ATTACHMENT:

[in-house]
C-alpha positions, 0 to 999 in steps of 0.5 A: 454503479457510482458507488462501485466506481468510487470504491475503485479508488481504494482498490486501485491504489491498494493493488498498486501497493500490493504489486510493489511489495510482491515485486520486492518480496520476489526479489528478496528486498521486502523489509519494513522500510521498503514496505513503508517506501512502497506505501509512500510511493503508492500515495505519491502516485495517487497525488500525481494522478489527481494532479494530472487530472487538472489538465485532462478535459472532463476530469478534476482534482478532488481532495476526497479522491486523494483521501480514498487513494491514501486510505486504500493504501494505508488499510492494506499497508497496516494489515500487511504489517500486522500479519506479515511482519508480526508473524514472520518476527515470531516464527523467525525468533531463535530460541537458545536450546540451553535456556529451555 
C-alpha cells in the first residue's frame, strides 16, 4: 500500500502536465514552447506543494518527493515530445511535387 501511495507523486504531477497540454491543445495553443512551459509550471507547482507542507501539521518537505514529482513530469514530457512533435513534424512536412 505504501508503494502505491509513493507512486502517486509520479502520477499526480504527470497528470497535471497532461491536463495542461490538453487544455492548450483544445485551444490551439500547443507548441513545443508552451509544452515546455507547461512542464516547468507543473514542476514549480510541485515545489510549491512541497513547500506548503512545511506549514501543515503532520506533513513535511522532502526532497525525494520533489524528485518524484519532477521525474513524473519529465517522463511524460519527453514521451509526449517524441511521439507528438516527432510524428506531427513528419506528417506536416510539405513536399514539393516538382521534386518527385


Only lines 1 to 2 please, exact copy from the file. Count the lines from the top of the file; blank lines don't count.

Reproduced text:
[in-house]
C-alpha positions, 0 to 999 in steps of 0.5 A: 454503479457510482458507488462501485466506481468510487470504491475503485479508488481504494482498490486501485491504489491498494493493488498498486501497493500490493504489486510493489511489495510482491515485486520486492518480496520476489526479489528478496528486498521486502523489509519494513522500510521498503514496505513503508517506501512502497506505501509512500510511493503508492500515495505519491502516485495517487497525488500525481494522478489527481494532479494530472487530472487538472489538465485532462478535459472532463476530469478534476482534482478532488481532495476526497479522491486523494483521501480514498487513494491514501486510505486504500493504501494505508488499510492494506499497508497496516494489515500487511504489517500486522500479519506479515511482519508480526508473524514472520518476527515470531516464527523467525525468533531463535530460541537458545536450546540451553535456556529451555 